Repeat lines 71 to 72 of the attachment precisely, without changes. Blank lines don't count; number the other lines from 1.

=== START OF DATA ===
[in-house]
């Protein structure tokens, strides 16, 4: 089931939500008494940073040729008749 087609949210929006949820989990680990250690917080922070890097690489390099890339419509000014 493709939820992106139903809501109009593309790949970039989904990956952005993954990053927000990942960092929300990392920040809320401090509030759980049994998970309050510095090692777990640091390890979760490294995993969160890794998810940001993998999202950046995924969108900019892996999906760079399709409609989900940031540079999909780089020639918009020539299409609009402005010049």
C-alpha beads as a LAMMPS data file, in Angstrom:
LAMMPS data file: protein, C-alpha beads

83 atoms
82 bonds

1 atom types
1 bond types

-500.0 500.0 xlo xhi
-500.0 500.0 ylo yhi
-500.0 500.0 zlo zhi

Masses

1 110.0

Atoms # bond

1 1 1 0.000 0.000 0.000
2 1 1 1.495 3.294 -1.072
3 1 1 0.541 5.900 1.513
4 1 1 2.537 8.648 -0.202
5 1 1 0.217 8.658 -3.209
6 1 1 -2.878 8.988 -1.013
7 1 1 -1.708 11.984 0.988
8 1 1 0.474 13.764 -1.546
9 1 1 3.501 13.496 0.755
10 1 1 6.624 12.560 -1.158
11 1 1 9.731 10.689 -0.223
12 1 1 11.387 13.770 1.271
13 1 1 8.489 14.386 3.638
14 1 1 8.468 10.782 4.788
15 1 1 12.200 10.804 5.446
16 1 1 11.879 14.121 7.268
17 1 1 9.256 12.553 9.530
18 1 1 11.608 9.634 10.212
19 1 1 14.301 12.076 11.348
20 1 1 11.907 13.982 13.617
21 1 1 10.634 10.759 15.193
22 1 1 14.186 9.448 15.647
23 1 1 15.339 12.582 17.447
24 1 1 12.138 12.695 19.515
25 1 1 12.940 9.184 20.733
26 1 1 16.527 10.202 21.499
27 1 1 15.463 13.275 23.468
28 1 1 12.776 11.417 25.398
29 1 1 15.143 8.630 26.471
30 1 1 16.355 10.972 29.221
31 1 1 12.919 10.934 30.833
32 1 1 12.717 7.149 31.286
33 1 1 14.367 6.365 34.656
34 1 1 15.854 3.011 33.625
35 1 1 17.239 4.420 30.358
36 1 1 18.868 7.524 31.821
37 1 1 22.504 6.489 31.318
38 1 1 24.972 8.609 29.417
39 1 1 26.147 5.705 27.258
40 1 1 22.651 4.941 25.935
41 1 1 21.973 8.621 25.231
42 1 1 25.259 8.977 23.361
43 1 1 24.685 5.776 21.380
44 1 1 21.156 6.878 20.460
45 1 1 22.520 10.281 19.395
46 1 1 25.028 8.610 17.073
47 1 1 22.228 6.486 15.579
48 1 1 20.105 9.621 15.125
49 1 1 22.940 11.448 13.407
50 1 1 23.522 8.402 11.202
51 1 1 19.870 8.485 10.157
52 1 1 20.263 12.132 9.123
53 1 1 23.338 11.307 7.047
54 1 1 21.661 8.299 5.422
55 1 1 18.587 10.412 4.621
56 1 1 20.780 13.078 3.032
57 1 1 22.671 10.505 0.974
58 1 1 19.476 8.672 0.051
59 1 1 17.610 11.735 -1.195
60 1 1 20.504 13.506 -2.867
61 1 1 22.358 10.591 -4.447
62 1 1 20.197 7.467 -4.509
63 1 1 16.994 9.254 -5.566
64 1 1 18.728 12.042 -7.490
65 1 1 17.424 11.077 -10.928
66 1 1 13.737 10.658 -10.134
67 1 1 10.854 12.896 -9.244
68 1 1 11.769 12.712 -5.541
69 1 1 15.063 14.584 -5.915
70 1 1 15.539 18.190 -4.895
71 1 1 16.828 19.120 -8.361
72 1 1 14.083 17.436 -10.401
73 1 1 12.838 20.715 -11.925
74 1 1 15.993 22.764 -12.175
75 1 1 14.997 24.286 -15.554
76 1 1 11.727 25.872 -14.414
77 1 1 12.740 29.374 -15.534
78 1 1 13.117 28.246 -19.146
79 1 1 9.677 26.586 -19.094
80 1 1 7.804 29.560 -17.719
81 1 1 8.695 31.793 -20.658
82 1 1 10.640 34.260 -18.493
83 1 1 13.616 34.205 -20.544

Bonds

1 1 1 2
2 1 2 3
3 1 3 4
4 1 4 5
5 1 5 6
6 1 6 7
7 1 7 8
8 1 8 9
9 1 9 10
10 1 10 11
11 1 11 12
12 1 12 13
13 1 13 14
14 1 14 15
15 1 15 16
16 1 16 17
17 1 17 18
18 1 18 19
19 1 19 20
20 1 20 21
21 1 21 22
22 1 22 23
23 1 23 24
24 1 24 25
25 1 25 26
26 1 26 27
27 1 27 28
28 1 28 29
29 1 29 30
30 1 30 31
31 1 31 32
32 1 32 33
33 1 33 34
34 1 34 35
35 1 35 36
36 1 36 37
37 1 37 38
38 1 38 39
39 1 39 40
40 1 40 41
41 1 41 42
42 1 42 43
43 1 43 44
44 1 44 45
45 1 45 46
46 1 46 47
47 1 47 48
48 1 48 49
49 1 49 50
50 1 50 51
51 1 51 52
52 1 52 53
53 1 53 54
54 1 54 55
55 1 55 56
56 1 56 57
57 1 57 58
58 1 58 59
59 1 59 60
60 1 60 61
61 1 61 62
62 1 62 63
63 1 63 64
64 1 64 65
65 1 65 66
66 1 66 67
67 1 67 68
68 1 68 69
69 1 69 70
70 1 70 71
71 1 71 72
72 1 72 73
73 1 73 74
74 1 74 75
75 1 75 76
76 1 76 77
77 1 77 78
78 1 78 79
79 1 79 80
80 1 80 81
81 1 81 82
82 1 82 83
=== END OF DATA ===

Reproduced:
57 1 1 22.671 10.505 0.974
58 1 1 19.476 8.672 0.051